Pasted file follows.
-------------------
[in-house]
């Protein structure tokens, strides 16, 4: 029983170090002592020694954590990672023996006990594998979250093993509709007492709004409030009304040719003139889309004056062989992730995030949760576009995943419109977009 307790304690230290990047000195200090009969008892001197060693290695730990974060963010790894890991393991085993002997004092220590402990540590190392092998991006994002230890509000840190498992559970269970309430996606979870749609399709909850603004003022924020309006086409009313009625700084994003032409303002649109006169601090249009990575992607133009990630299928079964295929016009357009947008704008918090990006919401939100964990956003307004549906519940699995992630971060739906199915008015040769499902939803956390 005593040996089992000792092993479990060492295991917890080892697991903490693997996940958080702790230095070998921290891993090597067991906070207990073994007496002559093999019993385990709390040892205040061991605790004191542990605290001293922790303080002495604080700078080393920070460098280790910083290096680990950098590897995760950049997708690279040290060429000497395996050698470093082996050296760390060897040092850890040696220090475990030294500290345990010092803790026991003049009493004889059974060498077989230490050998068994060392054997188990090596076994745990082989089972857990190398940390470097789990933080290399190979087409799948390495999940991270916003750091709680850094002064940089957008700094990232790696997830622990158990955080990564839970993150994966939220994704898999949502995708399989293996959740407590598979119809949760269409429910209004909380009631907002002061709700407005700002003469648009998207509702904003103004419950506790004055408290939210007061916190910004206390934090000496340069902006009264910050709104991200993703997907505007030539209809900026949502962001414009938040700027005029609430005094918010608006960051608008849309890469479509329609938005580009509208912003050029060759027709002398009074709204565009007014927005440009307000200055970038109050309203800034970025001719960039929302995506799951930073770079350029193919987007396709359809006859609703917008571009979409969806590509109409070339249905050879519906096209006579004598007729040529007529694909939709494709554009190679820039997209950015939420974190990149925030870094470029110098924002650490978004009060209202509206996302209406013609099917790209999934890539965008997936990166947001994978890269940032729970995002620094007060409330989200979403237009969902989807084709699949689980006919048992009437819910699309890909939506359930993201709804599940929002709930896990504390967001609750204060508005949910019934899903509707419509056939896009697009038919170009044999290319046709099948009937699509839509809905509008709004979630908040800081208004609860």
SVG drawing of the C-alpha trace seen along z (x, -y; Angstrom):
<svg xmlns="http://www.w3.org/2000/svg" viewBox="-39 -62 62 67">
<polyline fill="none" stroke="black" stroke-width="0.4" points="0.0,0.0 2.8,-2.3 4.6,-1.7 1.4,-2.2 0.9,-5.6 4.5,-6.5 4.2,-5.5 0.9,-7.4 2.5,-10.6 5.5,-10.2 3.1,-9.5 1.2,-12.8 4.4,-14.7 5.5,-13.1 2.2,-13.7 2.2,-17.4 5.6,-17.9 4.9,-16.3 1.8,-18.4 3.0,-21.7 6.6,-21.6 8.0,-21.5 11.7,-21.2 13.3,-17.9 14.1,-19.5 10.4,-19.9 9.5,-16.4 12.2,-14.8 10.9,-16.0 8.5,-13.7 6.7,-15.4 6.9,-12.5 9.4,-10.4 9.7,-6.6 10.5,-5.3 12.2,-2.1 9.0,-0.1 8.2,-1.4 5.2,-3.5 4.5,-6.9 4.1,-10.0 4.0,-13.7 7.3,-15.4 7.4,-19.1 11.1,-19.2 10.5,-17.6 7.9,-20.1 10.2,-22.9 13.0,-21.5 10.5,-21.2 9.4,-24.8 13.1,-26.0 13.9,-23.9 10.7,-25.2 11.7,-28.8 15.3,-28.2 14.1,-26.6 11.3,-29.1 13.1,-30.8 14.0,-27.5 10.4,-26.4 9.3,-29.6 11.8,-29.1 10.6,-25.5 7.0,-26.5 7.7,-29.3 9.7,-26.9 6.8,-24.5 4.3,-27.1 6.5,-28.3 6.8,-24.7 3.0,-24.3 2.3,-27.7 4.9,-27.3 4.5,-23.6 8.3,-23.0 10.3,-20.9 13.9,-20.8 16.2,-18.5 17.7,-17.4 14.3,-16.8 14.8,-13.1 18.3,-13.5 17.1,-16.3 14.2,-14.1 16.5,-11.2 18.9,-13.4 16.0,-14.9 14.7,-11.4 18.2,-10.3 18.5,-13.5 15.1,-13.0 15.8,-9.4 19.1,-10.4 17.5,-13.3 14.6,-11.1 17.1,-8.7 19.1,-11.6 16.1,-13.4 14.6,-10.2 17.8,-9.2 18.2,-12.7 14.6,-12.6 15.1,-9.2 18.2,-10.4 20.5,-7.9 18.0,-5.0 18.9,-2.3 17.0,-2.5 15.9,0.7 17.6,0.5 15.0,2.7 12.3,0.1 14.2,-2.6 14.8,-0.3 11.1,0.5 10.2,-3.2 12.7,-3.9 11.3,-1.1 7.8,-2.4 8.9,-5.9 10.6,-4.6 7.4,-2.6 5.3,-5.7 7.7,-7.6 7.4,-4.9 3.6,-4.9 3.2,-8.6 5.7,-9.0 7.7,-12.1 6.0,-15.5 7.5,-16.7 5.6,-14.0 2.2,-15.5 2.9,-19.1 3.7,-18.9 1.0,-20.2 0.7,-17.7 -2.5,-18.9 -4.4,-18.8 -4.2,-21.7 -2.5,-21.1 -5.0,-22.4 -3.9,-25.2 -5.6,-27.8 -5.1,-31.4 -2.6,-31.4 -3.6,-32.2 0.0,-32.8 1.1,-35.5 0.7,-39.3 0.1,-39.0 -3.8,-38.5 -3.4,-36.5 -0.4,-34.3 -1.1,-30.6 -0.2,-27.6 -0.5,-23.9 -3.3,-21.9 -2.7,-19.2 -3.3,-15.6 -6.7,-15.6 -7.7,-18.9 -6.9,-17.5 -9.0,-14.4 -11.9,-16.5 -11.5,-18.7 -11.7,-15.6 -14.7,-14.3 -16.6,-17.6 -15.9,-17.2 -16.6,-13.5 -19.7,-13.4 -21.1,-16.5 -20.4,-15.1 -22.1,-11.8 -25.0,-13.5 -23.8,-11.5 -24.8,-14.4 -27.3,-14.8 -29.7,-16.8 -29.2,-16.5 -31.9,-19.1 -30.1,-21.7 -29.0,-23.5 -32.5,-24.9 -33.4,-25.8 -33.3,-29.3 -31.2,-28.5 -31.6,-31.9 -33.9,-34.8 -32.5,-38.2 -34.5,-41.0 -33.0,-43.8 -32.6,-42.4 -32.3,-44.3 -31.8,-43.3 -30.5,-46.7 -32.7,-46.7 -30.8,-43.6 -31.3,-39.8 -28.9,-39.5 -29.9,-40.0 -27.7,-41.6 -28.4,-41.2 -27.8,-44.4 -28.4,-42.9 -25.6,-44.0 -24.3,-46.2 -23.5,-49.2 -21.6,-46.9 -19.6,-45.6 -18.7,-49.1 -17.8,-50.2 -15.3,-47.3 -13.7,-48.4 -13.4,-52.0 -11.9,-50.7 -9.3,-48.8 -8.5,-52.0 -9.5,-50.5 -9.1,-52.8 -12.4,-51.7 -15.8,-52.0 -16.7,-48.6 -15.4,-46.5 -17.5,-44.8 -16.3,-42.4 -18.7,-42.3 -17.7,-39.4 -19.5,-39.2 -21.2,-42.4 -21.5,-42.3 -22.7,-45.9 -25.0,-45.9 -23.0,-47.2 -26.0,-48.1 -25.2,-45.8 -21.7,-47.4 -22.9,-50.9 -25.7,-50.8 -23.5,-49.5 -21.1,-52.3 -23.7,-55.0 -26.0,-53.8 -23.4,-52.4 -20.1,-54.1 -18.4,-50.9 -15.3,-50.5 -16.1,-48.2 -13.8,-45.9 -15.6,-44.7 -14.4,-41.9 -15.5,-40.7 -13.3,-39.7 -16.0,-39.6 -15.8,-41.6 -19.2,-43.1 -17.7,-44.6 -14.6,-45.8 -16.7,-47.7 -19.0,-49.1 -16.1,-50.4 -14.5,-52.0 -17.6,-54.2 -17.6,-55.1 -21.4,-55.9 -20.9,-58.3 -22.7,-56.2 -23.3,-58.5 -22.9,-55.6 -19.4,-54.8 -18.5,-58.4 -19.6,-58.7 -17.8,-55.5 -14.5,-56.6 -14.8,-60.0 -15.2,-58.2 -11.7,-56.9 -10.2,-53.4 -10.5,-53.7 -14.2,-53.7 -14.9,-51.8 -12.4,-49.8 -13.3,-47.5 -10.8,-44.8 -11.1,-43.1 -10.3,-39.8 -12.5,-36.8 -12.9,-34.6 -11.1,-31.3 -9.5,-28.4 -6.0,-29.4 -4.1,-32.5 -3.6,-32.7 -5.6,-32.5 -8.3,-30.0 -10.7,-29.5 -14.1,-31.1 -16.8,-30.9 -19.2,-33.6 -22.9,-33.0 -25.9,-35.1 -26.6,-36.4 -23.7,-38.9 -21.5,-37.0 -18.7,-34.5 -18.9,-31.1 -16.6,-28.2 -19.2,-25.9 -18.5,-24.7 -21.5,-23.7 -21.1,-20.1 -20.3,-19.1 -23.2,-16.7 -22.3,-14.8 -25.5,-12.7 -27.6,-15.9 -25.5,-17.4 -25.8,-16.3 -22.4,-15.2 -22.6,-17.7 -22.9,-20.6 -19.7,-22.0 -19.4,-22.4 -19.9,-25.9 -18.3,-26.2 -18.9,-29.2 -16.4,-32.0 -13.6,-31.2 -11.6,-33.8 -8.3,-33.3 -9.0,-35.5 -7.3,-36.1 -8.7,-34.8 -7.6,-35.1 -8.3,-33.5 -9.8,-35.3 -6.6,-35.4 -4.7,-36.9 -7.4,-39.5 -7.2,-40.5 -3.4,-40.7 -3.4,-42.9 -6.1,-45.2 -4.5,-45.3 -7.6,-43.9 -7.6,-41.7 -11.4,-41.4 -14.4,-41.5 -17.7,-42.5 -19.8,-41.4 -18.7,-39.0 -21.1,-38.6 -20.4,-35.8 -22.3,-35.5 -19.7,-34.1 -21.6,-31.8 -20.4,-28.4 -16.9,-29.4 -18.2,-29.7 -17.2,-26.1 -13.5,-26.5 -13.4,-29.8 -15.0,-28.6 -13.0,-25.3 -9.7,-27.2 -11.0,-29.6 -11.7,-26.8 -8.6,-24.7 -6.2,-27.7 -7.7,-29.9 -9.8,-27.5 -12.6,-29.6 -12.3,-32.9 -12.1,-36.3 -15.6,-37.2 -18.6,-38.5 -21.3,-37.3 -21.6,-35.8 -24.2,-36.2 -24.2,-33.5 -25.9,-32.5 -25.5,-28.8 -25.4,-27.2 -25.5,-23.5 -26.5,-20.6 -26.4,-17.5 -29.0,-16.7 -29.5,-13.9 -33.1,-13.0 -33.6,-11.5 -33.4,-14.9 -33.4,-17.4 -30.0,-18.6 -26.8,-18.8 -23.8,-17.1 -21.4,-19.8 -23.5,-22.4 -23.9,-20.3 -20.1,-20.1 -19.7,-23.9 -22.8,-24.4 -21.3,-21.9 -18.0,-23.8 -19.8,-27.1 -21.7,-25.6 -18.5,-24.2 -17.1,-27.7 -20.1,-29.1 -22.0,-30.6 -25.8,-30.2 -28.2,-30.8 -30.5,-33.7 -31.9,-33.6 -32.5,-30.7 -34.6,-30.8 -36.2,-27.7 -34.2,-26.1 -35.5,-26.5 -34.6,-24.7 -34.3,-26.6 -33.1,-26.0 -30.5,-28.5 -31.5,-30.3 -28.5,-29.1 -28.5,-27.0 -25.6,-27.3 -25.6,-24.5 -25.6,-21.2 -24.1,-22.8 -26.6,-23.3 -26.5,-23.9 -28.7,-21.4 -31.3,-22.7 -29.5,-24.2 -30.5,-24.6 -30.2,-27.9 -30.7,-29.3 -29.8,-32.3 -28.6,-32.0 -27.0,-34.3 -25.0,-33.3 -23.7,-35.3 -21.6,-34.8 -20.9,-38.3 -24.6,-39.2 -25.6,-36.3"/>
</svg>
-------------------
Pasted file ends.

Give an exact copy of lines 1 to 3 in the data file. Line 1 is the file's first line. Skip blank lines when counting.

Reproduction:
[in-house]
């Protein structure tokens, strides 16, 4: 029983170090002592020694954590990672023996006990594998979250093993509709007492709004409030009304040719003139889309004056062989992730995030949760576009995943419109977009 307790304690230290990047000195200090009969008892001197060693290695730990974060963010790894890991393991085993002997004092220590402990540590190392092998991006994002230890509000840190498992559970269970309430996606979870749609399709909850603004003022924020309006086409009313009625700084994003032409303002649109006169601090249009990575992607133009990630299928079964295929016009357009947008704008918090990006919401939100964990956003307004549906519940699995992630971060739906199915008015040769499902939803956390 005593040996089992000792092993479990060492295991917890080892697991903490693997996940958080702790230095070998921290891993090597067991906070207990073994007496002559093999019993385990709390040892205040061991605790004191542990605290001293922790303080002495604080700078080393920070460098280790910083290096680990950098590897995760950049997708690279040290060429000497395996050698470093082996050296760390060897040092850890040696220090475990030294500290345990010092803790026991003049009493004889059974060498077989230490050998068994060392054997188990090596076994745990082989089972857990190398940390470097789990933080290399190979087409799948390495999940991270916003750091709680850094002064940089957008700094990232790696997830622990158990955080990564839970993150994966939220994704898999949502995708399989293996959740407590598979119809949760269409429910209004909380009631907002002061709700407005700002003469648009998207509702904003103004419950506790004055408290939210007061916190910004206390934090000496340069902006009264910050709104991200993703997907505007030539209809900026949502962001414009938040700027005029609430005094918010608006960051608008849309890469479509329609938005580009509208912003050029060759027709002398009074709204565009007014927005440009307000200055970038109050309203800034970025001719960039929302995506799951930073770079350029193919987007396709359809006859609703917008571009979409969806590509109409070339249905050879519906096209006579004598007729040529007529694909939709494709554009190679820039997209950015939420974190990149925030870094470029110098924002650490978004009060209202509206996302209406013609099917790209999934890539965008997936990166947001994978890269940032729970995002620094007060409330989200979403237009969902989807084709699949689980006919048992009437819910699309890909939506359930993201709804599940929002709930896990504390967001609750204060508005949910019934899903509707419509056939896009697009038919170009044999290319046709099948009937699509839509809905509008709004979630908040800081208004609860």
SVG drawing of the C-alpha trace seen along z (x, -y; Angstrom):